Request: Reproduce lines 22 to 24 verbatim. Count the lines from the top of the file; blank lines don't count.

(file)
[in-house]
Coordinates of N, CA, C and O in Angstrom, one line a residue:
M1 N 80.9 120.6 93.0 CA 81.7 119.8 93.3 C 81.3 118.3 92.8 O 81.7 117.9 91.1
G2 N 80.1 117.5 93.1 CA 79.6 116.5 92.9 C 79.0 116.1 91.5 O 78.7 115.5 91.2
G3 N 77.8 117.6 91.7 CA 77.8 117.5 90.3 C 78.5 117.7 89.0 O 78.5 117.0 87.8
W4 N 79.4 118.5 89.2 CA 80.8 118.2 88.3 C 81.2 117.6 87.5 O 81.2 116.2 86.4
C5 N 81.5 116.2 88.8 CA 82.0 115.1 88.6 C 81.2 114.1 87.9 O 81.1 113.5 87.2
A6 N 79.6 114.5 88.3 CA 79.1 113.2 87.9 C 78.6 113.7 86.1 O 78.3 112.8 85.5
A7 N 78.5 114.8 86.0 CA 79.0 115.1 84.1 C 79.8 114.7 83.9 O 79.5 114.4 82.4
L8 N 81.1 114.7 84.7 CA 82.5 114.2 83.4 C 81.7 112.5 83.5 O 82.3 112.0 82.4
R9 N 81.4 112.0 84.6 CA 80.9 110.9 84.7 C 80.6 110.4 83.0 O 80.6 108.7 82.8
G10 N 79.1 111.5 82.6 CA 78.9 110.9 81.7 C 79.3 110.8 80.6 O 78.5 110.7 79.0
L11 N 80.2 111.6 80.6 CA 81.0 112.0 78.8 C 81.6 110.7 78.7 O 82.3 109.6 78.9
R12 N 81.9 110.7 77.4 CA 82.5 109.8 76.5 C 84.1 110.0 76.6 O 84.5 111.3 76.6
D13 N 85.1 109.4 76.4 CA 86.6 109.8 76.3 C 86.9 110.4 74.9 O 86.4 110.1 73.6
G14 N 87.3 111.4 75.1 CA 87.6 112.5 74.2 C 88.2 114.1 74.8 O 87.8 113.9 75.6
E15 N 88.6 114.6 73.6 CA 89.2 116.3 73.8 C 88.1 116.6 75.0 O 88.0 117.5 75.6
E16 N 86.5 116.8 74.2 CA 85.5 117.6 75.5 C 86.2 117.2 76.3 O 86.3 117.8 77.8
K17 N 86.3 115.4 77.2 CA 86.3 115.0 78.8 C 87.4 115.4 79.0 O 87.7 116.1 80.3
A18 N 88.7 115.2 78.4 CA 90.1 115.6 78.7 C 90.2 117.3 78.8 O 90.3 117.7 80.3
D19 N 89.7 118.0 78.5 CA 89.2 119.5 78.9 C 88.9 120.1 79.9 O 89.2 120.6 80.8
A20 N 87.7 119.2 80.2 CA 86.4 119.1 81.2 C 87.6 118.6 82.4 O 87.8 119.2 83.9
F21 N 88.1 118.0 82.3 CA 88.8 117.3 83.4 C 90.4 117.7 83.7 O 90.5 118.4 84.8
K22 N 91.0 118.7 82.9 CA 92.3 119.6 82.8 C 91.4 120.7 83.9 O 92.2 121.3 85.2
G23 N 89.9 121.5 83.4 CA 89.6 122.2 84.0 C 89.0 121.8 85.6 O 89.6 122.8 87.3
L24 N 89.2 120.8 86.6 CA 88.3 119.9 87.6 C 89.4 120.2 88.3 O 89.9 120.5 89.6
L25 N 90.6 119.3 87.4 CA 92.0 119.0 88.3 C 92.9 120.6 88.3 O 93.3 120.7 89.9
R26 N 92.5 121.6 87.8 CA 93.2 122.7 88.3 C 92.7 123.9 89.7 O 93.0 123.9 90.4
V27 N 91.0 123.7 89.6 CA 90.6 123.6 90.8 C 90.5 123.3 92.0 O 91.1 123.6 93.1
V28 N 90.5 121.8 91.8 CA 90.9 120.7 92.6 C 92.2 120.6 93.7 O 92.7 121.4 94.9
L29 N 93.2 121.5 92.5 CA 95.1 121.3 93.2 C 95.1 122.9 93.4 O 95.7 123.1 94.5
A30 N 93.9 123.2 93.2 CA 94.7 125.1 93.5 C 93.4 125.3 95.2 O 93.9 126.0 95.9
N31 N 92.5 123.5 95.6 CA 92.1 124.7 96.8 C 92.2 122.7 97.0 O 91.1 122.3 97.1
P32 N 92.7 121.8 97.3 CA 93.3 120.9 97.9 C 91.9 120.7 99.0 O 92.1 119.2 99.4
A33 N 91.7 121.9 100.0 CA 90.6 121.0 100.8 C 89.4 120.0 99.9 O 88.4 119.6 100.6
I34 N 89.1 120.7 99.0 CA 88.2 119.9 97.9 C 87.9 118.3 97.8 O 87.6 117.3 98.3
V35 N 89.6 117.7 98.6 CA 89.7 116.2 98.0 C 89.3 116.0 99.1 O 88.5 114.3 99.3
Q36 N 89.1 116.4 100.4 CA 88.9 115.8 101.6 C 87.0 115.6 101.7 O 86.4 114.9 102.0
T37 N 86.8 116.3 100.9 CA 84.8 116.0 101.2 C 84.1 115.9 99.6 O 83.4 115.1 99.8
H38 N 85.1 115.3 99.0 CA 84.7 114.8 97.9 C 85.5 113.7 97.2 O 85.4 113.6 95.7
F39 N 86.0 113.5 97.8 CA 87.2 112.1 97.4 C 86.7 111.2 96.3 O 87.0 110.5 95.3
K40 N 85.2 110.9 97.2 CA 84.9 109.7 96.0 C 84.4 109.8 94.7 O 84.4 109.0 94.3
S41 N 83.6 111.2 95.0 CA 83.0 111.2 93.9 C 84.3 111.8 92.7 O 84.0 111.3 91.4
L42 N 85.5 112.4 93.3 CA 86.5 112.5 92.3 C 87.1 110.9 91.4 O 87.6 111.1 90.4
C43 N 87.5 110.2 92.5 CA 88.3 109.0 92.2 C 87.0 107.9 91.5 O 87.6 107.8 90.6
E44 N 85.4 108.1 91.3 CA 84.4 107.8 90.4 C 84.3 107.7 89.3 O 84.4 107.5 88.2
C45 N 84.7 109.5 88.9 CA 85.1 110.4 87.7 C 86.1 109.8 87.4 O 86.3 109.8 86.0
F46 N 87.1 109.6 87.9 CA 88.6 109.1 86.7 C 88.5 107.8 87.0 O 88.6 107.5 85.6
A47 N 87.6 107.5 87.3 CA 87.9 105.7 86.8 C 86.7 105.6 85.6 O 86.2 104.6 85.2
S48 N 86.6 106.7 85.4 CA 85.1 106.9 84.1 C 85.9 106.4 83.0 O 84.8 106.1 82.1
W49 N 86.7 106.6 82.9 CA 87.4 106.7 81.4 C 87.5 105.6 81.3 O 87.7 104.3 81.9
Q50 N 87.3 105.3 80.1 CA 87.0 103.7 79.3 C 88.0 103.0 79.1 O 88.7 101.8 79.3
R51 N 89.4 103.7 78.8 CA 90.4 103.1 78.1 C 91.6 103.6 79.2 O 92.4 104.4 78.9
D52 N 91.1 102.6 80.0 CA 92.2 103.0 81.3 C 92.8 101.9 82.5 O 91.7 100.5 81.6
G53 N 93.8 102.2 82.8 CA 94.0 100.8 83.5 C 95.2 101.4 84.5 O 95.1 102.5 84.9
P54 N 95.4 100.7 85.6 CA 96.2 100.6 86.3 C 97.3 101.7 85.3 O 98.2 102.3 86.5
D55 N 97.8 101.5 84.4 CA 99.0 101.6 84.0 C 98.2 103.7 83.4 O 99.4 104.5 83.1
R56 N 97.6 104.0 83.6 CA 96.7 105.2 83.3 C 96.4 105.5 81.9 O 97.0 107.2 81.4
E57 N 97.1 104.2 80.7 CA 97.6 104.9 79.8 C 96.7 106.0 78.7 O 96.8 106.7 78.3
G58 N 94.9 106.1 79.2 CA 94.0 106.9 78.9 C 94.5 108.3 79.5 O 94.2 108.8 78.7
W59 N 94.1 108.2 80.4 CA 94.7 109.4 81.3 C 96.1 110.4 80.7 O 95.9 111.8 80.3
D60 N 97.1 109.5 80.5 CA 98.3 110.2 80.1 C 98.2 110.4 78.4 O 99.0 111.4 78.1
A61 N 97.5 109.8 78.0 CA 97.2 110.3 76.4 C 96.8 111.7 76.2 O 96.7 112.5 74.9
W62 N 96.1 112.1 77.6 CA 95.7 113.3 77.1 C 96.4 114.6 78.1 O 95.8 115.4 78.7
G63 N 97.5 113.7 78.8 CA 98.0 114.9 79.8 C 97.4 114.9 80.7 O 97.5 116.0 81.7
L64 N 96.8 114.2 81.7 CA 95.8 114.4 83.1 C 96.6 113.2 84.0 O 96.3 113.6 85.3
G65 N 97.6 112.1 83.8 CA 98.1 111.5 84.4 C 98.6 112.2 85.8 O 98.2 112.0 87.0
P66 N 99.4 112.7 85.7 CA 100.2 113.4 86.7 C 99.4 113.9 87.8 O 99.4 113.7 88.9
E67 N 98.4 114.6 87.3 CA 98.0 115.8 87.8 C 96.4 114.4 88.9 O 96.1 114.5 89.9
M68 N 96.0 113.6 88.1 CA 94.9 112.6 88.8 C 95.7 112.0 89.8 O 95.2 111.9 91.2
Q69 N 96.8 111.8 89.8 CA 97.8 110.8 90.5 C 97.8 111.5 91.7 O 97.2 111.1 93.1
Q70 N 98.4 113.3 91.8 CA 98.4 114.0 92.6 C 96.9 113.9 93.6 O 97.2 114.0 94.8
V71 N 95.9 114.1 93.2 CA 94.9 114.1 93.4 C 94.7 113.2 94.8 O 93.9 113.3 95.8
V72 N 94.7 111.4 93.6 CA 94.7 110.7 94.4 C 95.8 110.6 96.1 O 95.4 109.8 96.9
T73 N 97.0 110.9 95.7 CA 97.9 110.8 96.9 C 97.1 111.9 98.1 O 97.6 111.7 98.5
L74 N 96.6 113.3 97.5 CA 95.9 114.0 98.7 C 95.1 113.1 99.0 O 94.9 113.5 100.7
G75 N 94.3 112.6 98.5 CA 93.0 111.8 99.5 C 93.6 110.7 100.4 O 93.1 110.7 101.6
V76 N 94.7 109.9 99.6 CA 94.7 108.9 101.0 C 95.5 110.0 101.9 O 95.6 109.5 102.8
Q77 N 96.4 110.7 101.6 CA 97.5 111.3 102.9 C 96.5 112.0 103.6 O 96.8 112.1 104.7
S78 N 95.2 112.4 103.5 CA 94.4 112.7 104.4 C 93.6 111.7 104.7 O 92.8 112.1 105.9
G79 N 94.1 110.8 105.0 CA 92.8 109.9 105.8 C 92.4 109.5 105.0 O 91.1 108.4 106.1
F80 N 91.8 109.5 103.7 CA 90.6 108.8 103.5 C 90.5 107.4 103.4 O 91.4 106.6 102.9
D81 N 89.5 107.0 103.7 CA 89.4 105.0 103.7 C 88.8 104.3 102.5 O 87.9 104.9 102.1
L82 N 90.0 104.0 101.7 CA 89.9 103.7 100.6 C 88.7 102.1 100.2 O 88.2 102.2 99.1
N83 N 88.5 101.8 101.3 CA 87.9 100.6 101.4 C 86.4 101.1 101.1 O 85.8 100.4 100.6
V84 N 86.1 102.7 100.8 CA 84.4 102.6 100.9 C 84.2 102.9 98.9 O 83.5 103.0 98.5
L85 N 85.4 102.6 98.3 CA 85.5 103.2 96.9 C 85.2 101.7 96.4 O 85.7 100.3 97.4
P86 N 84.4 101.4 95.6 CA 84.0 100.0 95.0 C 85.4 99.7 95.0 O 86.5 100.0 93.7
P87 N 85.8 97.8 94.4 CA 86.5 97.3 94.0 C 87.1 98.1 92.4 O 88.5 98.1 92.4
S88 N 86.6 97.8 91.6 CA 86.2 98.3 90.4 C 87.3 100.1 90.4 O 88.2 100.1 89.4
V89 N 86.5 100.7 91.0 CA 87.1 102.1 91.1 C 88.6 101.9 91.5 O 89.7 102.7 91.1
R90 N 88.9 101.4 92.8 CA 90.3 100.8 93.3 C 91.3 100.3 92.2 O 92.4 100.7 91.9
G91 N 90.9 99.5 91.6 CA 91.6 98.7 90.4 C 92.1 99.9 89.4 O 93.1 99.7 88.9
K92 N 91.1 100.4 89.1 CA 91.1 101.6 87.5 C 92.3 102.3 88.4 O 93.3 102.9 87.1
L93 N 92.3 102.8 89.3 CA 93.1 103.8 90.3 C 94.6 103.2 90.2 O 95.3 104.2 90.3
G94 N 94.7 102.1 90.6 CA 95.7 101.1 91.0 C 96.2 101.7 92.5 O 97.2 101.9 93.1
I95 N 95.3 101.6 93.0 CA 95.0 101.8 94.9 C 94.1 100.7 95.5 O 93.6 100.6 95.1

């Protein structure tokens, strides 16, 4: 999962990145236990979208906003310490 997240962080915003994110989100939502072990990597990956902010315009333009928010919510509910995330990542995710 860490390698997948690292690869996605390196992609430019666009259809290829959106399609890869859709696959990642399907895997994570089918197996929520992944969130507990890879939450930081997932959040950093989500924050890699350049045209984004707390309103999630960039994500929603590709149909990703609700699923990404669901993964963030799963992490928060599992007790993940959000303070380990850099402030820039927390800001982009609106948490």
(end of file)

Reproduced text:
A20 N 87.7 119.2 80.2 CA 86.4 119.1 81.2 C 87.6 118.6 82.4 O 87.8 119.2 83.9
F21 N 88.1 118.0 82.3 CA 88.8 117.3 83.4 C 90.4 117.7 83.7 O 90.5 118.4 84.8
K22 N 91.0 118.7 82.9 CA 92.3 119.6 82.8 C 91.4 120.7 83.9 O 92.2 121.3 85.2